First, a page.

A plan for European Union countries to tax financial transactions and use the proceeds to fund future bank bailouts ran aground today.
Just nine out of 27 countries were ready to support it, raising the prospect the tax will be implemented in the end only by a subset of EU countries.
The impasse over the proposal by the European Commission is the latest reflection of the difficulty of getting European politicians to agree to any single plan, even as they wrestle with a bigger, more immediate problem: forging a unified plan to contain the debt crisis.
With the Netherlands and Britain unalterably opposed to the tax proposal, finance ministers from the nine countries that endorsed the idea - including Germany, Greece, Poland, Italy and Austria - said they still wanted to forge ahead and hoped that some countries who are still undecided would join them later.
"I will not allow this project to die," Austrian Finance Minister Maria Fekter said on her way into the Luxembourg meeting. In open debate, she threatened that Austria would not participate in one of Europe's bailout funds, the European Stability Mechanism, if work on the tax were not implemented.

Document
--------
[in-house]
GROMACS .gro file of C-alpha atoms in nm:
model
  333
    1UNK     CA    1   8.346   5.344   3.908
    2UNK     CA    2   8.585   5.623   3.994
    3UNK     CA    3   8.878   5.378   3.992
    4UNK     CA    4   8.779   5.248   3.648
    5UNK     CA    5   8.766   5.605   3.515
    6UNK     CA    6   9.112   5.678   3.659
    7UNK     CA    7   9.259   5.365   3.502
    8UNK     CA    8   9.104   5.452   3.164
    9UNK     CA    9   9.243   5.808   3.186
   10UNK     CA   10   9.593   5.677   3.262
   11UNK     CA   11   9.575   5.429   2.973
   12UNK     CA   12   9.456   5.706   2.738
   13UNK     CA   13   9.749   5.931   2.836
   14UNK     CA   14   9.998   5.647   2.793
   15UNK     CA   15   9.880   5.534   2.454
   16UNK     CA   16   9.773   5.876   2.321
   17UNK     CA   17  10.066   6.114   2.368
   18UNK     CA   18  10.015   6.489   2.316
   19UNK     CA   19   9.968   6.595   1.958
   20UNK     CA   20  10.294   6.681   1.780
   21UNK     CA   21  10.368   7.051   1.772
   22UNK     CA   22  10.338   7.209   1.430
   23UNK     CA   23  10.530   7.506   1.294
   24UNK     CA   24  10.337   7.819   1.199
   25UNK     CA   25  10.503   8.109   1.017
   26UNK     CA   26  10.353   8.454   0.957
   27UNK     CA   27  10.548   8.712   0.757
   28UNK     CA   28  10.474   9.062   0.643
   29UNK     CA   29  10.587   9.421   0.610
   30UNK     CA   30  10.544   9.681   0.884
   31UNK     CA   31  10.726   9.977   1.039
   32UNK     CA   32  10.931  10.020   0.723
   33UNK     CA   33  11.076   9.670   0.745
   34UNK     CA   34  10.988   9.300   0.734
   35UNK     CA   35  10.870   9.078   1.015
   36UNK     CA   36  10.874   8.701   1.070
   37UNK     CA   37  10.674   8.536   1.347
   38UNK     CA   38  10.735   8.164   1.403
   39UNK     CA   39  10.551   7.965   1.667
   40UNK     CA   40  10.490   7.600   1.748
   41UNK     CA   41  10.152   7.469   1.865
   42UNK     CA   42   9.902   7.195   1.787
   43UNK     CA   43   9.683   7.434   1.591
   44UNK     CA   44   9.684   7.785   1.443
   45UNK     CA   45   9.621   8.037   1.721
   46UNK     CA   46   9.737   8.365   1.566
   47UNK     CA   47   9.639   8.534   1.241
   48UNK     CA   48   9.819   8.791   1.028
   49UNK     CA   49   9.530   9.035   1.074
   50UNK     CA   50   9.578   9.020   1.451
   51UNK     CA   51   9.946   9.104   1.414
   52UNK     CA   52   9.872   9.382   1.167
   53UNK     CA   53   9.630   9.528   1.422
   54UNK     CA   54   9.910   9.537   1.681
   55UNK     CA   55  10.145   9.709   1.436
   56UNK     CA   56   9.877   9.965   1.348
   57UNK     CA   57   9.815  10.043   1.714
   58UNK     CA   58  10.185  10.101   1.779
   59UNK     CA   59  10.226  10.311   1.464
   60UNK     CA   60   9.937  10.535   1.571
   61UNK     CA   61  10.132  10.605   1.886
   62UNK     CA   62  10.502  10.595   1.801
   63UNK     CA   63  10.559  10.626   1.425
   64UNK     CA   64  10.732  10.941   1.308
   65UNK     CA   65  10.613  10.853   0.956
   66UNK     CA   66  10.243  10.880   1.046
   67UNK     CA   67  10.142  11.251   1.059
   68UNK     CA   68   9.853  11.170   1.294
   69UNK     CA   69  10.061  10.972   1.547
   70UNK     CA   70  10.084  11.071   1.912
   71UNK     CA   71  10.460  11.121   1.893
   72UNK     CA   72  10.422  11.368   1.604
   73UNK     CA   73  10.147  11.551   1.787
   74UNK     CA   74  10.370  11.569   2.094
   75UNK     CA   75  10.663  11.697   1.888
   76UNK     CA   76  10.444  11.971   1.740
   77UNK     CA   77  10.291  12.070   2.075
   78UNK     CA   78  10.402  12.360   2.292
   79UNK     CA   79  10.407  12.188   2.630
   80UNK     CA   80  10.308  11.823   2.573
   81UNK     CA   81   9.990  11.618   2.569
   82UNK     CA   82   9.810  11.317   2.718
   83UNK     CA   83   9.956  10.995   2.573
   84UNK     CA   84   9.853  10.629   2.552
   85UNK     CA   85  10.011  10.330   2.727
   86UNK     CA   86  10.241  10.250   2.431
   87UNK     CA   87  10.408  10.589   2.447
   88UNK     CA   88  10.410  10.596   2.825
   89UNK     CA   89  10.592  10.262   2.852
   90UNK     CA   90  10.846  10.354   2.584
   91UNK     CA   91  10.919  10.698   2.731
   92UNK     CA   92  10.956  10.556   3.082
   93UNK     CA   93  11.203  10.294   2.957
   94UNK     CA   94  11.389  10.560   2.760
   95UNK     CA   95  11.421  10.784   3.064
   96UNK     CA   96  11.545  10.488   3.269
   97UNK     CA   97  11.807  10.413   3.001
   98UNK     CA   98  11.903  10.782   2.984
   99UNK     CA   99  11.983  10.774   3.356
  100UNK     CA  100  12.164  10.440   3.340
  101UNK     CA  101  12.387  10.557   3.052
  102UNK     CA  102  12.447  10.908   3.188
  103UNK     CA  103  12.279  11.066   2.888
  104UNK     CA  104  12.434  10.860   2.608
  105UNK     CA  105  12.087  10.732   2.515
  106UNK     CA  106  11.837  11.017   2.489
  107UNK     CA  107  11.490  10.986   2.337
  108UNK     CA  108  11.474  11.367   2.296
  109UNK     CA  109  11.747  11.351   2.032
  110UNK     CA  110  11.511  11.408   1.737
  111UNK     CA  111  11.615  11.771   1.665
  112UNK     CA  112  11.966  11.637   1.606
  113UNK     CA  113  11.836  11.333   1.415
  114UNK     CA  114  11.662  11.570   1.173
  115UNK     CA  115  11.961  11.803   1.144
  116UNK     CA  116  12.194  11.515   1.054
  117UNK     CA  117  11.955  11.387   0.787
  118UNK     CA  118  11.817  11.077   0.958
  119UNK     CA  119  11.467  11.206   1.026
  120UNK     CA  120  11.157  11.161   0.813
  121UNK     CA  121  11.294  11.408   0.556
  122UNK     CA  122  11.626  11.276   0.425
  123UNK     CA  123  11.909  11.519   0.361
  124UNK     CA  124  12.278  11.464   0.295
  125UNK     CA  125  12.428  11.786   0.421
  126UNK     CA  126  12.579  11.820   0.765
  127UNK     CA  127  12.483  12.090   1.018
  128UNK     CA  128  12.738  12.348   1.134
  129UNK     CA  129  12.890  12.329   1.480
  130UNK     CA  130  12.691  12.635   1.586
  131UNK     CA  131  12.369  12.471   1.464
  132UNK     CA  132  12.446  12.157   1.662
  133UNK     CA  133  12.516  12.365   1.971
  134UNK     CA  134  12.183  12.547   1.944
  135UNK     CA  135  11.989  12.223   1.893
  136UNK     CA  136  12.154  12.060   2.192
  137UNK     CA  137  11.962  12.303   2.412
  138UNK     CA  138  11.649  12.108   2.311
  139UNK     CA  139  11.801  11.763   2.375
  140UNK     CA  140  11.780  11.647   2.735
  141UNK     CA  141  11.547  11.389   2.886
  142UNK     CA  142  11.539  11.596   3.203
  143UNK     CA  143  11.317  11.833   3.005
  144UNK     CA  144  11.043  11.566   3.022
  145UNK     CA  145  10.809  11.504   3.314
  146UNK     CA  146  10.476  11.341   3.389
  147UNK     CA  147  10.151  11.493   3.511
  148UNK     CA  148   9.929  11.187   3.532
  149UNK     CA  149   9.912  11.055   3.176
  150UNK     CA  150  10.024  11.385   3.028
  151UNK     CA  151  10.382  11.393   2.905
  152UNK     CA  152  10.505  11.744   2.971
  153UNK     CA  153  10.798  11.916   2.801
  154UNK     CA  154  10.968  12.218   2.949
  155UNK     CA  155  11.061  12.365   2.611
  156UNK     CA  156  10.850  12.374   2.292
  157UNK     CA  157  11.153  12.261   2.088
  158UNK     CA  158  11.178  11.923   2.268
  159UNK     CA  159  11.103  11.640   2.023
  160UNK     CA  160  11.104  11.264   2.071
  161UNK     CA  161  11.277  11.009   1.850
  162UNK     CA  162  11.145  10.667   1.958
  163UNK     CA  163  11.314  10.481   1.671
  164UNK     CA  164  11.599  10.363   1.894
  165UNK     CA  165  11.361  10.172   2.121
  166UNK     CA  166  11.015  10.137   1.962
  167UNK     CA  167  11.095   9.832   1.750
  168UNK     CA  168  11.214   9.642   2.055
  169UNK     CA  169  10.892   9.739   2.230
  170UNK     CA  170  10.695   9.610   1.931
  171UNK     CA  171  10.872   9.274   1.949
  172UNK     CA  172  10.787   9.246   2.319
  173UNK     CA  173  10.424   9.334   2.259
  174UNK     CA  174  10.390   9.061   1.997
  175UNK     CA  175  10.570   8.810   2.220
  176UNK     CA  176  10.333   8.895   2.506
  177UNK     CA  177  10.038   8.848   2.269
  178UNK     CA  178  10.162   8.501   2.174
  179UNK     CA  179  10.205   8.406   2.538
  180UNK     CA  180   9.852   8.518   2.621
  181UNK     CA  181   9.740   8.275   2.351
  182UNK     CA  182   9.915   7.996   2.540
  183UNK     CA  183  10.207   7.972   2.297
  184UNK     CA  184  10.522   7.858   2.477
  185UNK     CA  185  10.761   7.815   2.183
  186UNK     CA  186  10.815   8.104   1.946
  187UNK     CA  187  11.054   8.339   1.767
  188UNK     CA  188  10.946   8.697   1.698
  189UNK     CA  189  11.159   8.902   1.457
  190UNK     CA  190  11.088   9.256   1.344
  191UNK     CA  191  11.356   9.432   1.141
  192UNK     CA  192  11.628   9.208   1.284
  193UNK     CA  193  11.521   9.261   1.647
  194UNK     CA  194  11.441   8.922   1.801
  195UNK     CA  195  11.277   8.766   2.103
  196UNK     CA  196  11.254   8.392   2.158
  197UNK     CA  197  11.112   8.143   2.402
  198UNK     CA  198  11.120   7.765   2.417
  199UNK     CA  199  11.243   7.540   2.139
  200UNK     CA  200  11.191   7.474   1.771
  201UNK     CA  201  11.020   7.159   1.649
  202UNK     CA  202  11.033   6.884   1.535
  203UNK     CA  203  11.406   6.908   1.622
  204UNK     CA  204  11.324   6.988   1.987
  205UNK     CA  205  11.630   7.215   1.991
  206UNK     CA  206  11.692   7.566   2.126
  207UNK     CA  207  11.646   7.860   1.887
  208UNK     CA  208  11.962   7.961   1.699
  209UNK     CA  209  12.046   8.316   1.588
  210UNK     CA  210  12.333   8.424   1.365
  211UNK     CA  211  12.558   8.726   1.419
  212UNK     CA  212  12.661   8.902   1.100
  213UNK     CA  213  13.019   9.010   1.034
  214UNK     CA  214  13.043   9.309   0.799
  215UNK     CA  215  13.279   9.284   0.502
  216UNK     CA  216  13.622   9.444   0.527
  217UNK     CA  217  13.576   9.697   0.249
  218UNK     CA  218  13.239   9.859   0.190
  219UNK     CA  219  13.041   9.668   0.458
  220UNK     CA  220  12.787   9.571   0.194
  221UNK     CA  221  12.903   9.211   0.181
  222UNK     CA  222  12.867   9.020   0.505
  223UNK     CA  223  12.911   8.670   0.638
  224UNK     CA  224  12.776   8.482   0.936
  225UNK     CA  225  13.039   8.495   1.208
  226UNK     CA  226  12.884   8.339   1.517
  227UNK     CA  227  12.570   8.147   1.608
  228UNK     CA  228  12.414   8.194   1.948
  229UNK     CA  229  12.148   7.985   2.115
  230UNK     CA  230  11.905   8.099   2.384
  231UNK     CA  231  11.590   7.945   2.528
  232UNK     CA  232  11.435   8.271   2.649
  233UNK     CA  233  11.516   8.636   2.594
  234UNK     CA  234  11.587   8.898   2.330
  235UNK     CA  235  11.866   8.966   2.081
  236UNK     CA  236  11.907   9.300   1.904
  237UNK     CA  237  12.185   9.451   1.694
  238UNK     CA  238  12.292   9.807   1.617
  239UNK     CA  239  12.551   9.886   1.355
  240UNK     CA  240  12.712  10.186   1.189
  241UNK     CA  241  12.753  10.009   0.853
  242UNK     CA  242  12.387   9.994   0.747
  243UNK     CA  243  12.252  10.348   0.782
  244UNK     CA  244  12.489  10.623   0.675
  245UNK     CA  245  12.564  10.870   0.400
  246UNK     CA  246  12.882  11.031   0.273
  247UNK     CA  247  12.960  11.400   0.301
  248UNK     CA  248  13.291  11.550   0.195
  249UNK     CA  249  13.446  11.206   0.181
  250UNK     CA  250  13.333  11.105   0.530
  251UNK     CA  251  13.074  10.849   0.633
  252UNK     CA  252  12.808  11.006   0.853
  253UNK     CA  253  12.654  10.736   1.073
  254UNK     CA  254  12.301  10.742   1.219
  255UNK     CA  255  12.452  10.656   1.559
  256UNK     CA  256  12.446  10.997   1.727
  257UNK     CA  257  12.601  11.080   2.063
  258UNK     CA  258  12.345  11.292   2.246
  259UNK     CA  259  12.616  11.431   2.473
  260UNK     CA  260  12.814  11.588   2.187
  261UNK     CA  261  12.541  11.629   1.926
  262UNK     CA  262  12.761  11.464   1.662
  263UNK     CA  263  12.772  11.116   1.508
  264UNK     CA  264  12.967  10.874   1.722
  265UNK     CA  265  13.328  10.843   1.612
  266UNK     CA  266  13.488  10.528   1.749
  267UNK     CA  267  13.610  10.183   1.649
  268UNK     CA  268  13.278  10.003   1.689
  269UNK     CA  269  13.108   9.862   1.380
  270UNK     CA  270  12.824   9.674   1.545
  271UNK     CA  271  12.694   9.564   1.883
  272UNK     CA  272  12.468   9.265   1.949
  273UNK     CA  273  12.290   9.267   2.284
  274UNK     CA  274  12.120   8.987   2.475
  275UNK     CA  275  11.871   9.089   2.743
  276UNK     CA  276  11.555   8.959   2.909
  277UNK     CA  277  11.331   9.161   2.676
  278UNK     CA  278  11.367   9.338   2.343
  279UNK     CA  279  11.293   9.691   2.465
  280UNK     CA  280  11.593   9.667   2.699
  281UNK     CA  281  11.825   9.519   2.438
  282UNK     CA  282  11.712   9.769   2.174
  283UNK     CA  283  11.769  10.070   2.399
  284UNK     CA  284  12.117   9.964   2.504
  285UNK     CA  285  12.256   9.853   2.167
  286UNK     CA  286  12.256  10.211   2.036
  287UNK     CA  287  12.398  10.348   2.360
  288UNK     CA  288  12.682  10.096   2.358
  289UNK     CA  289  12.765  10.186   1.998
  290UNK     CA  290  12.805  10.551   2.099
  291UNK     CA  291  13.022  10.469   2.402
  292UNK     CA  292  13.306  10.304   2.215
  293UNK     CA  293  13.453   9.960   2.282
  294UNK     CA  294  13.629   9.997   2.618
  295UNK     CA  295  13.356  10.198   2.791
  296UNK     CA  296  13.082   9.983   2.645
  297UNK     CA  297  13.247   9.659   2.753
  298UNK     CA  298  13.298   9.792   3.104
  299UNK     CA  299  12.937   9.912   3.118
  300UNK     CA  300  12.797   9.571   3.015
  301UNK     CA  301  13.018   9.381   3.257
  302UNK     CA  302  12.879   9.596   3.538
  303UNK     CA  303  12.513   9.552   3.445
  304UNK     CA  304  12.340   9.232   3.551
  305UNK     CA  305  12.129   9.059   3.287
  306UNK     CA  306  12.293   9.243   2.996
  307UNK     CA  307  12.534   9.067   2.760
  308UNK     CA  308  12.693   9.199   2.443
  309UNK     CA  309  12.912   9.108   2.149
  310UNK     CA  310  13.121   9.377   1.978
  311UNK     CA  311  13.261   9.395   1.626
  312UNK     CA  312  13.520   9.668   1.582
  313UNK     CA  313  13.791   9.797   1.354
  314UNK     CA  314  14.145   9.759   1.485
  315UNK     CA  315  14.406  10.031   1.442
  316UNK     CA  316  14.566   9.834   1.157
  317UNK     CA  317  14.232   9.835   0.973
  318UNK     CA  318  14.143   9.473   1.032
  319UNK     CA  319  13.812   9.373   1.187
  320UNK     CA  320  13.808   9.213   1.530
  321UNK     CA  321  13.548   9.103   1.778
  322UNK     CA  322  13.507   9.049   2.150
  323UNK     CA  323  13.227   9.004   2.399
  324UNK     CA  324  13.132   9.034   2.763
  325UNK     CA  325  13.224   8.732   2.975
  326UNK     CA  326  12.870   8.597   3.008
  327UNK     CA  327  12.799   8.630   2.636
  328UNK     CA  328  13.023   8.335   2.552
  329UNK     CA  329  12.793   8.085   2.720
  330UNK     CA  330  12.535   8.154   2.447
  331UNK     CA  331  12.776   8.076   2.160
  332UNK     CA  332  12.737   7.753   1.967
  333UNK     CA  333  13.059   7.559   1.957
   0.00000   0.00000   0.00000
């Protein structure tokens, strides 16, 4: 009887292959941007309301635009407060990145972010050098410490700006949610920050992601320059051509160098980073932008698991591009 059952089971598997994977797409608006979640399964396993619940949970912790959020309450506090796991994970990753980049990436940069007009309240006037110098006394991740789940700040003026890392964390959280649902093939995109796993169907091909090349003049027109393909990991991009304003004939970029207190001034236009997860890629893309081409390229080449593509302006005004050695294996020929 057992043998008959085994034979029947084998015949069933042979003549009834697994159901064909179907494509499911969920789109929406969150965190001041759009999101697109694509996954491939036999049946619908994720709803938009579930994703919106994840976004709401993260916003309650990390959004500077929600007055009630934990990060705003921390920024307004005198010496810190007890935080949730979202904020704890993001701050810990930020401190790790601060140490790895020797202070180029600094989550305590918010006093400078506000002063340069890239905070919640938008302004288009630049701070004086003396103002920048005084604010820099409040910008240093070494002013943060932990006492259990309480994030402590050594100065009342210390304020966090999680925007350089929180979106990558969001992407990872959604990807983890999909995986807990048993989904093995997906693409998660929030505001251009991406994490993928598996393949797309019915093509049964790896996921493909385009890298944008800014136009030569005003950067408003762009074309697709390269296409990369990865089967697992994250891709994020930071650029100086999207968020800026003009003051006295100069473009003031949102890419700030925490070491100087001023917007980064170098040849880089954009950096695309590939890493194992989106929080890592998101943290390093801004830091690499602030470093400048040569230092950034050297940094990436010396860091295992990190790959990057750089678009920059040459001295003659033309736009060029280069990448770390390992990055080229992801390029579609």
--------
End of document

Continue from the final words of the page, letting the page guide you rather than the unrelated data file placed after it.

The proposed financial transactions tax would charge banks 0.1% of the value of sales of stocks or bonds, and 0.01% per derivative contract.
Adoption of the tax was not put to a vote and the debate ended without a clear result, as EU lawyers described a painstaking procedure for countries to negotiate a treaty when an idea deadlocks.
At least nine countries must request "enhanced cooperation" - essentially a side agreement applying only to them and not to other EU countries. That request has not yet been made.
UK Chancellor George Osborne said such a tax would hurt the European economy as financial transactions were routed to countries outside the union.
"I would have thought we want to be attracting business rather than the other way around," he said.
German Finance Minister Wolfgang Schaeuble said he would prefer that all 27 EU member countries adopt the tax, but he hoped it would be possible to pursue it with fewer. "We emphatically want to move ahead," he said.
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